Hate and fear of a secret diabolical agenda vs. providing a venue to the larger portion of the skiing pryamid those so called “Masters Blasters” who absolutely refuse to go quietly into the night. Many of us are the infamous “Baby Boomers” no introduction to that generation needed here.

    It may start small as you say yet if the message is consistent over time (year to year) then what is the problem with this?


  • OldManWinter

    November 19, 2009 at 5:46 pm

    Phil – I see a couple of positive outcomes related to this type of series: 1) A racing outlet for high-octane regional and national masters stars, 2) Increased media visibility and attention to our sport (where hopefully some money will follow) and 3) Further development of the national skiing infrastructure. Not only do masters have deeper pockets, they often have skiing offspring as well. Go to any youth race (as I often do) and you will not only see 200-300 kids racing, but you will spot some very fast parents as well. Any exposure to high level racing that we can provide our children is nothing but good. Even Kris, Kikkan and yourself had to get hooked at some point, somehow…

  • Mike Trecker

    November 19, 2009 at 7:42 pm

    I believe this to be all positive. As part of the OC for the Aspen Nordic Festival and The Owl Creek Chase, I have verified with USSA that masters do not need to be licensed to score points. USSA does not make any money from the SuperTour, all the money goes to the local organizers. I think this is a creative way to bring some attention to the masters racers that may be fast but aren’t necessarily into marathons all season.

  • JohnSkis

    November 20, 2009 at 3:55 am

    It seems obvious to me that this sport needs money and sponsorship. Unfortunatly, 70 million dollar a year Tiger Woods is not out skiing along with all the tv cameras.
    The fact is that sponsors, tv cameras and fans want to see venue event fences (and web sites) lined with folks looking at all their banners, their bannered athletes and wearing all their gear and swag. I’m just a modest thinking man but it really seems stupid to be hurting for money and then exclude thousands of “skiers” from participating in “ski events.” What, am I going to steal some glory from some elite skier? No. I’ll get some 40 yr old glory but that’s not the point. I can’t travel the entire series but I will hit one or two of them. I am going to show up with my racing kids, family and friends. (Decked out in Swix clothes, Salomon and Fischer Boots, ect. ) Isn’t that what sponsors want? We’ll be lining that fence and supporting an “elite” event. Cars in the parking lot, food vendors selling grub… Real people make the event. Elite athletes competing is the main attraction. But without spectators there, it is not an event. You know, ski racing needs to be more friendly to spectators and those who want to line up and suffer for a little while. It’s like elite skiing wants everyone to come admire them but they don’t want people to get out and do it themselves. Common people just can’t be great so stay out of the way. I think Elite Nordic skiers are about the most amazing athletes out there. Incredible endurance, power, speed, balance and finesse all in one package. It’s just too bad that unlike Tiger Woods, no one really knows who you are except other skiers. Master Skiers are your biggest supporters by buying 700 dollar skis, 400 dollar boots for themselves and their families. Without that, you would have no industry to support you and Joes Garbage Service is the new sponsor. So…you governing bodies, federations, promoters and industry folks should be looking for ways to include thousands of people who are your biggest allies. I think masters AND Juniors should be able to race at Pro events. Then it is an Event, not just a Pro race.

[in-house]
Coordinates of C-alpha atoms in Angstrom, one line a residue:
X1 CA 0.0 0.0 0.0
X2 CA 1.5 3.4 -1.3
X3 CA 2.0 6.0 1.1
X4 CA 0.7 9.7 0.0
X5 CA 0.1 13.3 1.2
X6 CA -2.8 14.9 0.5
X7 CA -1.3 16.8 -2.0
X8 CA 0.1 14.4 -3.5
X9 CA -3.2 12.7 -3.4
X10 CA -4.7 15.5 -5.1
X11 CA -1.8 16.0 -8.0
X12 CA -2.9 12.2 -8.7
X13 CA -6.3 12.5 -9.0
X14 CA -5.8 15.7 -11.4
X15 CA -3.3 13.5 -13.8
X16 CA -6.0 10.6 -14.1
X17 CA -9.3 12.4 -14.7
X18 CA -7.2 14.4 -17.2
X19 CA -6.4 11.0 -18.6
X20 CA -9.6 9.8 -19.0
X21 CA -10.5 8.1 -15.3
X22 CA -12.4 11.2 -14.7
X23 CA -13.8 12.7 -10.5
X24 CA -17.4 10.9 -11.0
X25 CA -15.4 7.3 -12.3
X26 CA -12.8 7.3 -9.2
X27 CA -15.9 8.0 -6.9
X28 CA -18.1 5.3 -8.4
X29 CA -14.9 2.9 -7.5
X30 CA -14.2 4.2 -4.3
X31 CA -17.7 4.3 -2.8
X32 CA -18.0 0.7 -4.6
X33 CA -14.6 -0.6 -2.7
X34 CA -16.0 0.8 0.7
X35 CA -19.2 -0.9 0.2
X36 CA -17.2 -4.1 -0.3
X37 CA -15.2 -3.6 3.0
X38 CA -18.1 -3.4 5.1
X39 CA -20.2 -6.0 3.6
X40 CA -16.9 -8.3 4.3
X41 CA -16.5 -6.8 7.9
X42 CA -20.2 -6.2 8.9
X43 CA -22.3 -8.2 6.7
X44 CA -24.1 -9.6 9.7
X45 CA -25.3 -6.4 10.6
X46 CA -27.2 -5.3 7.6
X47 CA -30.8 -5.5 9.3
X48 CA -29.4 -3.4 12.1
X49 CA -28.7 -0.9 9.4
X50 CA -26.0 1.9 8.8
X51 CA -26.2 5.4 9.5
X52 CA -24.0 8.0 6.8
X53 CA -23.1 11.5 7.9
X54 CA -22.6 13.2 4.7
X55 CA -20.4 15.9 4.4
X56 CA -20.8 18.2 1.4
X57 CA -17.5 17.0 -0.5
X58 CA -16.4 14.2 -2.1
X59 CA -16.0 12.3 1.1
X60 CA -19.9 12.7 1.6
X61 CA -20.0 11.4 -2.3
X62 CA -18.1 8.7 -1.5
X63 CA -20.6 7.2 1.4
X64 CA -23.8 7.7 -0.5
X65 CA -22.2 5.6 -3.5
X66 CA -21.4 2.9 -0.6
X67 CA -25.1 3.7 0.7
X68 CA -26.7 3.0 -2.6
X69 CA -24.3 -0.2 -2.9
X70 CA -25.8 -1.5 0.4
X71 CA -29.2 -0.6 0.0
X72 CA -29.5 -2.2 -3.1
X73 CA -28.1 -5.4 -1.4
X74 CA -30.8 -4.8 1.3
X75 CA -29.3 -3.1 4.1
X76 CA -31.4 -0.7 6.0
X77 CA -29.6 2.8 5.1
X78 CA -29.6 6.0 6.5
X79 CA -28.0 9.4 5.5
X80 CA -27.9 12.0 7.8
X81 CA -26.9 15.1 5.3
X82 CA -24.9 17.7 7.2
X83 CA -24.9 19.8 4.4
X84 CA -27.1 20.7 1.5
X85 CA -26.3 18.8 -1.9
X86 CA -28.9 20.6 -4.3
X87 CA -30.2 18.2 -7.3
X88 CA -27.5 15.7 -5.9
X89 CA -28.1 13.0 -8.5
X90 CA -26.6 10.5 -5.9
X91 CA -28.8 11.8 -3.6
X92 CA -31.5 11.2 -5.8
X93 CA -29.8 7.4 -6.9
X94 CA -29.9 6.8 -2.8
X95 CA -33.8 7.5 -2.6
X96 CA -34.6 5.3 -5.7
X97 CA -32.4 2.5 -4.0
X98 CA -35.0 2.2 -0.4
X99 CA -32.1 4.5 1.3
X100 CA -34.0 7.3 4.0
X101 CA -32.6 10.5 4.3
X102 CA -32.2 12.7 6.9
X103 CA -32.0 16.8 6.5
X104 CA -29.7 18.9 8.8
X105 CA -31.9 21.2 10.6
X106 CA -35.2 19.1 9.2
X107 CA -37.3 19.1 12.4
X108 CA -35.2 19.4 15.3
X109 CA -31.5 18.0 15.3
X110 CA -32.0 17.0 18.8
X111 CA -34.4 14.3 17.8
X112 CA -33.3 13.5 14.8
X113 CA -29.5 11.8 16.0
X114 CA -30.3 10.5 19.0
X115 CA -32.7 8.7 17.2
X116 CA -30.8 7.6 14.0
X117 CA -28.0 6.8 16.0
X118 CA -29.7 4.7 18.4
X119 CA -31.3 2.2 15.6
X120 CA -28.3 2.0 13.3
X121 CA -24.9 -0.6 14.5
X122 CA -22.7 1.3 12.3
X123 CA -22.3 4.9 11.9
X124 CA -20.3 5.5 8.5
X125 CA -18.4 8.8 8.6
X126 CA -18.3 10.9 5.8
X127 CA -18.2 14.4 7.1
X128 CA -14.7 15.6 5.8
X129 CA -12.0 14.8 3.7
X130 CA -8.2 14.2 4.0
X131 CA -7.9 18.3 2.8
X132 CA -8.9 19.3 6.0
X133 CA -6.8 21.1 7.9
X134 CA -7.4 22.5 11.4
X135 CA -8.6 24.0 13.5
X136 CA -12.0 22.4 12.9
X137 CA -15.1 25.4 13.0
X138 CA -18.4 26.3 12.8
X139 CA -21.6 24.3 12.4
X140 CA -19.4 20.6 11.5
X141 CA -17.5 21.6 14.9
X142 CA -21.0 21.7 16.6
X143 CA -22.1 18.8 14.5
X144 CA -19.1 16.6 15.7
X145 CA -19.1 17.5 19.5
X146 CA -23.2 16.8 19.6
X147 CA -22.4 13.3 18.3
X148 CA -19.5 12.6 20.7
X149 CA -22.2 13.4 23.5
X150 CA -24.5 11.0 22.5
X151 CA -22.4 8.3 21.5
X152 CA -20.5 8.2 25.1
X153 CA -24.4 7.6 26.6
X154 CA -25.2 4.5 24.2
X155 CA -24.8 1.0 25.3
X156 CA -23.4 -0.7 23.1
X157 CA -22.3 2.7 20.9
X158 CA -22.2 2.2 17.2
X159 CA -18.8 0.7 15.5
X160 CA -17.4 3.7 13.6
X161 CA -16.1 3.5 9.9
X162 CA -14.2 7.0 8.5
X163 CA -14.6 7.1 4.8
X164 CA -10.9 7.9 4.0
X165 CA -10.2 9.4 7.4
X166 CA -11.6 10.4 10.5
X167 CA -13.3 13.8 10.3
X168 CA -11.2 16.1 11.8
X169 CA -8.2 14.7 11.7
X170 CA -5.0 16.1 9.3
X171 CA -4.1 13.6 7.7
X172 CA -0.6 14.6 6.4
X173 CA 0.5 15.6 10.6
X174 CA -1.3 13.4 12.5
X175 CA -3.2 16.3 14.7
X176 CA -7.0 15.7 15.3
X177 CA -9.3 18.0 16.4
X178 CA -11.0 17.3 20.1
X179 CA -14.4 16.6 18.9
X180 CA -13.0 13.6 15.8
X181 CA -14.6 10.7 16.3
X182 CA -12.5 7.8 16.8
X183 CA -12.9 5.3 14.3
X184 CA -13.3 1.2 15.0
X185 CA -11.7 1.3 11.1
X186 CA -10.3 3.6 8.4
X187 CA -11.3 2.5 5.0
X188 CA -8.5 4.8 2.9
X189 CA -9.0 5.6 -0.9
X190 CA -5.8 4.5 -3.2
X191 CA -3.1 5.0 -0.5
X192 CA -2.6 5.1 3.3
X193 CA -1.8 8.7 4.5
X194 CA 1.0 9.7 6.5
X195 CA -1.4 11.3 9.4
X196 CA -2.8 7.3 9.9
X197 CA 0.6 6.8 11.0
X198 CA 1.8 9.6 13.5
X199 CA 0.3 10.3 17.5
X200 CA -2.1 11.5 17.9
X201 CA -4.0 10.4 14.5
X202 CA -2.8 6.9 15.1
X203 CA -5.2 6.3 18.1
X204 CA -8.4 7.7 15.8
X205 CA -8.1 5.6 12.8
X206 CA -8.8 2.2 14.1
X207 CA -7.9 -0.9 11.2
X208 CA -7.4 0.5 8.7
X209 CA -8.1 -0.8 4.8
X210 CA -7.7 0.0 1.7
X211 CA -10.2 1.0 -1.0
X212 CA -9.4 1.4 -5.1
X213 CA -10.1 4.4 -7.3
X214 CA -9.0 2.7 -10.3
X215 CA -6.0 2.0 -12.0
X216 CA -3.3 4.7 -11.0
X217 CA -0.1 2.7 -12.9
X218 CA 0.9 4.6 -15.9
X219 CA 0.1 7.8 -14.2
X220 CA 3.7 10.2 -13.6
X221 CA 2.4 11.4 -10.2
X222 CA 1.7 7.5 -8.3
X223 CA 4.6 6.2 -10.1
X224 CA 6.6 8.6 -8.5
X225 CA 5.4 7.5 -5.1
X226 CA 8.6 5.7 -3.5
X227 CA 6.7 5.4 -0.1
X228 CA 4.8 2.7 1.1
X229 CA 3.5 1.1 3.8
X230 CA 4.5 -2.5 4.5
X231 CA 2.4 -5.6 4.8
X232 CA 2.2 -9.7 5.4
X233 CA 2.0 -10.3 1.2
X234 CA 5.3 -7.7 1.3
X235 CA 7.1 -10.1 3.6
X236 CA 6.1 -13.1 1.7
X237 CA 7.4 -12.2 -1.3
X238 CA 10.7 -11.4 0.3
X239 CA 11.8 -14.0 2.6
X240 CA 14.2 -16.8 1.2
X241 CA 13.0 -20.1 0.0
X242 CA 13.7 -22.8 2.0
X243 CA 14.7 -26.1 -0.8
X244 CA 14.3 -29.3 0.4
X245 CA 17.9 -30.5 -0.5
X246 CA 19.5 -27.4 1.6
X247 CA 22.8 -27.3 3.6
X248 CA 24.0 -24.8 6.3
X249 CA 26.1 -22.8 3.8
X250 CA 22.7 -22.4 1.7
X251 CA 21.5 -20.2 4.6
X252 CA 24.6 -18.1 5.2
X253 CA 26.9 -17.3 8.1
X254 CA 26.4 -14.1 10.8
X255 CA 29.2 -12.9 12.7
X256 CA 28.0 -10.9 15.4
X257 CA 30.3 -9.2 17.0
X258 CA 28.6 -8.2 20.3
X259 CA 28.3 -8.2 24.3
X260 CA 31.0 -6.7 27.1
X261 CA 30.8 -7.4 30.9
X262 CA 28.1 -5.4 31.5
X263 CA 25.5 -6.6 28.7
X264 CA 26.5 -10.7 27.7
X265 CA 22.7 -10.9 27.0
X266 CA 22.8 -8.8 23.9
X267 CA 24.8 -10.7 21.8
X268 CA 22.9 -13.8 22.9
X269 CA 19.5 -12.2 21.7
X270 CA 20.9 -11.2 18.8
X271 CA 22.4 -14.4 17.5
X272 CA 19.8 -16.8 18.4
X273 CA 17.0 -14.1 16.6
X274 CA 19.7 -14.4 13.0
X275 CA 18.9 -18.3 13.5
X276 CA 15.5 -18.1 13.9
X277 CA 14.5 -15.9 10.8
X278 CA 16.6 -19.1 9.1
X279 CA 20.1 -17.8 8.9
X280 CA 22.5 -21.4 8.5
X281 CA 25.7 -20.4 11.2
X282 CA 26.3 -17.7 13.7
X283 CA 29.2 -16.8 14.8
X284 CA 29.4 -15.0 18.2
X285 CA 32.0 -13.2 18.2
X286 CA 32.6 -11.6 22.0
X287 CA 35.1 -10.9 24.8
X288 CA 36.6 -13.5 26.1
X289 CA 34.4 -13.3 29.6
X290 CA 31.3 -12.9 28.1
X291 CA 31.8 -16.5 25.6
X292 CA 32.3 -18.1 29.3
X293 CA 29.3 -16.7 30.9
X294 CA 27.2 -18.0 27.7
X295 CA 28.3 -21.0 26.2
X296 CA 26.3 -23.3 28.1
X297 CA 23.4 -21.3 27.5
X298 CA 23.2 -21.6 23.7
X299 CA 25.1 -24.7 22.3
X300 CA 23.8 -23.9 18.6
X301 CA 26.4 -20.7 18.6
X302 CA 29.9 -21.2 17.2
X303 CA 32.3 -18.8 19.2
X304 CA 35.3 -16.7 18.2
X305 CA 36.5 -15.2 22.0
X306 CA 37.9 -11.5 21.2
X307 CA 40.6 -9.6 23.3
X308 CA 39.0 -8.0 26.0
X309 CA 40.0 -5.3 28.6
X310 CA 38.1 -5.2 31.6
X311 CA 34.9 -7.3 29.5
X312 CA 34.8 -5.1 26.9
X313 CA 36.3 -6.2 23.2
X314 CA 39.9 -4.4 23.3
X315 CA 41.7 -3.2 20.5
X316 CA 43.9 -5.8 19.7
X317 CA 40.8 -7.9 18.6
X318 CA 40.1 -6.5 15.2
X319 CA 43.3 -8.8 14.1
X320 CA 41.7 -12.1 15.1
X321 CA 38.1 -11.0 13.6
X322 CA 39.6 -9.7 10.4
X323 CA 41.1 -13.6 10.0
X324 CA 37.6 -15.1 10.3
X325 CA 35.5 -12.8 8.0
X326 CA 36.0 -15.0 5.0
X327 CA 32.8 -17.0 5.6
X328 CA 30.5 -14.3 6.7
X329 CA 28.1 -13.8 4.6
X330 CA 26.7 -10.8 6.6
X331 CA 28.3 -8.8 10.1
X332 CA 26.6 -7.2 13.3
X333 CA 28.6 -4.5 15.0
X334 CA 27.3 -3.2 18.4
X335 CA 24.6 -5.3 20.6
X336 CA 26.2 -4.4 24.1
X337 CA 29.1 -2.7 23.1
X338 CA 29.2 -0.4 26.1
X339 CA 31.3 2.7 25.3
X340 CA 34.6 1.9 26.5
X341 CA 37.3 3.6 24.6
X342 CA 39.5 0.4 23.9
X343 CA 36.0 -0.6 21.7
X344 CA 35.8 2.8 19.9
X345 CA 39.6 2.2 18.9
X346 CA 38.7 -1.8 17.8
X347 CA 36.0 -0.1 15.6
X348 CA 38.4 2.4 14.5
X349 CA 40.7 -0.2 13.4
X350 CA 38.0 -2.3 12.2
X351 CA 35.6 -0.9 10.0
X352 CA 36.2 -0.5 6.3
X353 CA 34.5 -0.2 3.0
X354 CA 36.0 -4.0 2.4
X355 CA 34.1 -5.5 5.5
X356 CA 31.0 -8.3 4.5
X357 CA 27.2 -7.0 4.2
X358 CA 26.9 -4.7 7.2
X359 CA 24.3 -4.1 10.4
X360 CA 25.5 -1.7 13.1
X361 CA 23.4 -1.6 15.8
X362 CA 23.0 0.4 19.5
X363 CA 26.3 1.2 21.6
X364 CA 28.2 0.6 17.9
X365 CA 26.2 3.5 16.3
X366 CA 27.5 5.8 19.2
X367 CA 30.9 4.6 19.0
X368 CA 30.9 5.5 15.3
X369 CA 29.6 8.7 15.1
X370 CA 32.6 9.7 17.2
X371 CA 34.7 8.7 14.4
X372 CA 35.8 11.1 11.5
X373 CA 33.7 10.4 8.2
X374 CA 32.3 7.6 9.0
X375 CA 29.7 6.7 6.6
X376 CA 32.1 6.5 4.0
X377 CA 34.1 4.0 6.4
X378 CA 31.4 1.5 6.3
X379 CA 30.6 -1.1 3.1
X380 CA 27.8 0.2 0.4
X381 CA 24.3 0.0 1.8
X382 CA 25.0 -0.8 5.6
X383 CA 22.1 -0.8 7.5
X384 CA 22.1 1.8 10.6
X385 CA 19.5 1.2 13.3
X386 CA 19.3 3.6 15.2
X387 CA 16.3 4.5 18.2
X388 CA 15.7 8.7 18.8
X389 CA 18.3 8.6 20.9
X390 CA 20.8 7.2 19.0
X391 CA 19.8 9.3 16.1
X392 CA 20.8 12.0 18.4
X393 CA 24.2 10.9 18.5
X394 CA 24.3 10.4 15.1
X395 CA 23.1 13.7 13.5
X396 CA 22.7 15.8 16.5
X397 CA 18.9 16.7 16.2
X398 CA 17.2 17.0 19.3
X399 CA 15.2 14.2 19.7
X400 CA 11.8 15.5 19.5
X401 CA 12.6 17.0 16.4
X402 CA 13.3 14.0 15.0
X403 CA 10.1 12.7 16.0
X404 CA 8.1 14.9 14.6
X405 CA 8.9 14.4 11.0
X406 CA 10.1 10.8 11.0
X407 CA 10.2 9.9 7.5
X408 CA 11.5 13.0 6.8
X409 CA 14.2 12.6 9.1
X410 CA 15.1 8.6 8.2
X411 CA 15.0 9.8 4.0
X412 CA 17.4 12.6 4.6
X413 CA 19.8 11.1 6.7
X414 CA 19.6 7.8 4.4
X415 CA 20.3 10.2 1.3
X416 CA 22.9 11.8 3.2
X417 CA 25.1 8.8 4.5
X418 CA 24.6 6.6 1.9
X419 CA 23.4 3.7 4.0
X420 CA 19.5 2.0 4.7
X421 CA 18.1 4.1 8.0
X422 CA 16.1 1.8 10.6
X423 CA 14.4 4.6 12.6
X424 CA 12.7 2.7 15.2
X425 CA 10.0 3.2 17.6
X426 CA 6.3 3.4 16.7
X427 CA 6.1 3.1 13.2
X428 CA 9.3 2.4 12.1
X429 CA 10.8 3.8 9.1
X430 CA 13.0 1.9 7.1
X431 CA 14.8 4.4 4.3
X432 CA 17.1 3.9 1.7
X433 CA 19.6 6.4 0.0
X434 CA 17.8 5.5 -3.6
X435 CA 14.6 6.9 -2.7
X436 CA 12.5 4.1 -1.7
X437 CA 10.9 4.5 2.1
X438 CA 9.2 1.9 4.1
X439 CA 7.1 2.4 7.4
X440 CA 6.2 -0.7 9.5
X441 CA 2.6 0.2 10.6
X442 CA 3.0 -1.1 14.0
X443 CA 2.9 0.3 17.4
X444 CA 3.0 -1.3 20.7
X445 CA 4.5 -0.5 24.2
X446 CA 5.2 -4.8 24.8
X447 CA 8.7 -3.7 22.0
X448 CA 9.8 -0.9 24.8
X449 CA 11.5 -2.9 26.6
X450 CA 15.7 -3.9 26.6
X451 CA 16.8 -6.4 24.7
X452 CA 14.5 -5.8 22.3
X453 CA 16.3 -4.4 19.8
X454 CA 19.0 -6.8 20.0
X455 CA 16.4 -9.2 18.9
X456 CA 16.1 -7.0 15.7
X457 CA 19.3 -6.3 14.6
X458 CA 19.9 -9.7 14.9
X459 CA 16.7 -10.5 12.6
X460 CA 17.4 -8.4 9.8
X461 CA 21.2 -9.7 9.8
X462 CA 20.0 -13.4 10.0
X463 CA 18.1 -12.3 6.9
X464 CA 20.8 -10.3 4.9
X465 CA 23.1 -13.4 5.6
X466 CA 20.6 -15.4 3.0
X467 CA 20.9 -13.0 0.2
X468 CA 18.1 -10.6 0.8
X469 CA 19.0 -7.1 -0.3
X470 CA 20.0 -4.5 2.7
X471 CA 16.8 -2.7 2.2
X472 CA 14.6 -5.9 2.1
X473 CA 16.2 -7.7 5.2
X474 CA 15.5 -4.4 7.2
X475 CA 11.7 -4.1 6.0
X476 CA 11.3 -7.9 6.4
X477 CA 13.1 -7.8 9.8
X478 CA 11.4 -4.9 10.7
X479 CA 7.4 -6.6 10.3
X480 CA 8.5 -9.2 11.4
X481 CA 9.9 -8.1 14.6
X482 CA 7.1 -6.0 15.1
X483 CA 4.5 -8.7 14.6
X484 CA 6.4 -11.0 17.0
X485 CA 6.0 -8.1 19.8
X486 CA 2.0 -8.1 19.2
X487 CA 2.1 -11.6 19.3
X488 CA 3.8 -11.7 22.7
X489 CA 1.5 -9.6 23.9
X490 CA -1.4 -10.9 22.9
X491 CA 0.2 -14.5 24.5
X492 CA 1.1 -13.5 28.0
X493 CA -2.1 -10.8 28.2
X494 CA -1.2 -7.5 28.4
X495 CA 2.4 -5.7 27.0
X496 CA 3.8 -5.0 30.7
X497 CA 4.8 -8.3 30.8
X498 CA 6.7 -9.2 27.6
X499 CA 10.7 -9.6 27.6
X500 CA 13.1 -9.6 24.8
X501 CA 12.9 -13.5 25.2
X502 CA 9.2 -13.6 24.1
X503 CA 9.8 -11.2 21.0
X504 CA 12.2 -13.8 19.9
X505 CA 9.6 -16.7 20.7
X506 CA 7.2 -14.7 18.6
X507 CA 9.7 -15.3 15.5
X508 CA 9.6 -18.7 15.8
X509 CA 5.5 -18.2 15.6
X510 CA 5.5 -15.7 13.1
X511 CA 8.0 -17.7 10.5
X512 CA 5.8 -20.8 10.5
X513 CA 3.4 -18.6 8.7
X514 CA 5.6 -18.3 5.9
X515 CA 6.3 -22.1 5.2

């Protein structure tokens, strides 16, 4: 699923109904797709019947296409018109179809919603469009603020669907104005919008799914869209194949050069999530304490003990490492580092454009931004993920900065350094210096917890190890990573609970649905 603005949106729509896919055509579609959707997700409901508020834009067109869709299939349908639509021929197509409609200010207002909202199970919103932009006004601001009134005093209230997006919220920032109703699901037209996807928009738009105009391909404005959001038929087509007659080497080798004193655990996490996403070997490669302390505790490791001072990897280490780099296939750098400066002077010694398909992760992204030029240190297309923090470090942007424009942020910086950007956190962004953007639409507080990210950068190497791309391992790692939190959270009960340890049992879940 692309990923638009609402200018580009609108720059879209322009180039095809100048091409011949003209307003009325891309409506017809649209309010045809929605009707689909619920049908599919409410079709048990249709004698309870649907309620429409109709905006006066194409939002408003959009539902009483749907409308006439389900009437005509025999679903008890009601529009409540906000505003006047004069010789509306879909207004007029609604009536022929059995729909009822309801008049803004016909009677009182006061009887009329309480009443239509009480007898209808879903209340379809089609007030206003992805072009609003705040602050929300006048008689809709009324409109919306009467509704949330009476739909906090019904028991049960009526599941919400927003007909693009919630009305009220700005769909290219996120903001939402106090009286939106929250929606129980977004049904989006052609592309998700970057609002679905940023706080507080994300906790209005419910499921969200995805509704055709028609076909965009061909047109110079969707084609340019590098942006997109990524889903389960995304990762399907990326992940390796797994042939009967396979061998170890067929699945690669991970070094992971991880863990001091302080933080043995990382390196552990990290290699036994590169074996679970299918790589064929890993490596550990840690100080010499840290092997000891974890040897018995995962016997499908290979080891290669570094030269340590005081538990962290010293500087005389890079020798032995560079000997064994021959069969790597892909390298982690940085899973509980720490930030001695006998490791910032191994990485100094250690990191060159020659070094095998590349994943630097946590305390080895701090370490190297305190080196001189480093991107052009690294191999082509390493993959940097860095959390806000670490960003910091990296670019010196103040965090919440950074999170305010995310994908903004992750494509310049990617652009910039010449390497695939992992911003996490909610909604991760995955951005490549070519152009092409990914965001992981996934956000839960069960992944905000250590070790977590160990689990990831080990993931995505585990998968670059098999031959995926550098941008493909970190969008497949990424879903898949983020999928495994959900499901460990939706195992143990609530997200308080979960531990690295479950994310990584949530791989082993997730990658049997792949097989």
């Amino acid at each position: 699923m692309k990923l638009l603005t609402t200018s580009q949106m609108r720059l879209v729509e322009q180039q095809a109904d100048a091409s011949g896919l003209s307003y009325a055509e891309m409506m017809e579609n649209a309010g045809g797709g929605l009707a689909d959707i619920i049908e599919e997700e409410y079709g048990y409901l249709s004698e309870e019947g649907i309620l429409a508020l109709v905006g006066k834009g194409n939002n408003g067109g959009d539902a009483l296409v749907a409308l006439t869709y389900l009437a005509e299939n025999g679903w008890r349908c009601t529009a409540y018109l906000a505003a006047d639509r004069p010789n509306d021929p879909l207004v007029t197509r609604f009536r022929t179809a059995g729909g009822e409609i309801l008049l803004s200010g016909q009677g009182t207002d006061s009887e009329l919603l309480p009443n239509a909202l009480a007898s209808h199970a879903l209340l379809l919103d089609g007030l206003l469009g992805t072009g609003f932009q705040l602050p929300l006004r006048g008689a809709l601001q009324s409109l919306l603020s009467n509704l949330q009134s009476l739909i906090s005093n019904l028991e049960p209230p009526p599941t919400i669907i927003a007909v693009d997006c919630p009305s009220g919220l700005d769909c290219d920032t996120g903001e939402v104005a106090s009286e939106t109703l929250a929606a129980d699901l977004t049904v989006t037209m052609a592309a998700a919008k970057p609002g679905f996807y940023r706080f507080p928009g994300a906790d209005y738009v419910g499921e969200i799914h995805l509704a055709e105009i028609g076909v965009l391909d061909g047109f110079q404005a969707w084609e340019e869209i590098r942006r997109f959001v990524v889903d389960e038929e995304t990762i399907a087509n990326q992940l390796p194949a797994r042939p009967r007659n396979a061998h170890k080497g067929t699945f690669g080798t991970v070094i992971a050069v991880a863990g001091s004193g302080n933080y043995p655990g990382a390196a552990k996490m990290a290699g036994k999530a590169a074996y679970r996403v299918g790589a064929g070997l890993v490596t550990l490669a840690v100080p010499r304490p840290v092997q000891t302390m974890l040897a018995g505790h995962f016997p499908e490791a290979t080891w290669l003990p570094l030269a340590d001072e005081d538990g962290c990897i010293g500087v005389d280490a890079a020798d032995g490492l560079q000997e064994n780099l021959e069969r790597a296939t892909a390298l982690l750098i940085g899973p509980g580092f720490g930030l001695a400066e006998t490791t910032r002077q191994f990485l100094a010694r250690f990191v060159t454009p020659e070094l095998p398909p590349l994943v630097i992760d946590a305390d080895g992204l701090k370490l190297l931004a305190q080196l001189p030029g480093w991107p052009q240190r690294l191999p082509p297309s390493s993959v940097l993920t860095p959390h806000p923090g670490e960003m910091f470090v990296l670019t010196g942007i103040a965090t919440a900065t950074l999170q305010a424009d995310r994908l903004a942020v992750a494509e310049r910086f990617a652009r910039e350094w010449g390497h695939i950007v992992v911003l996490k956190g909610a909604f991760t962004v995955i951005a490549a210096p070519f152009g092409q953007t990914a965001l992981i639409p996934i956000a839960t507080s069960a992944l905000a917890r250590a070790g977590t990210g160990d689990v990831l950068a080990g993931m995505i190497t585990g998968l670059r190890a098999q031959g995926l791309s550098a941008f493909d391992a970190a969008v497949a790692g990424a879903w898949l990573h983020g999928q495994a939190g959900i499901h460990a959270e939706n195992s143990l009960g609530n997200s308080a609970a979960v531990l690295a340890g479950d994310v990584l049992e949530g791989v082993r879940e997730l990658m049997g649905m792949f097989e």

• philsgood

    November 20, 2009 at 12:00 pm

    Ugh, I don’t know why I’m getting caught up in this. Maybe because I’m on the equator and ski season is starting, maybe I actually care. Maybe I’m just flattered that someone mentioned me, Bird and Kikkan in the same sentence.

    Anyway. I thought it would be good to revisit the USSA Mission Statement:

    USSA Vision
    The Vision of the USSA is to make the United States of America the best in the world in Olympic skiing and snowboarding.

    USSA Mission
    The Mission of the USSA is to provide strong leadership that establishes and supports athletic excellence in accordance with USSA core values.

    USSA Goals
    * Athletic excellence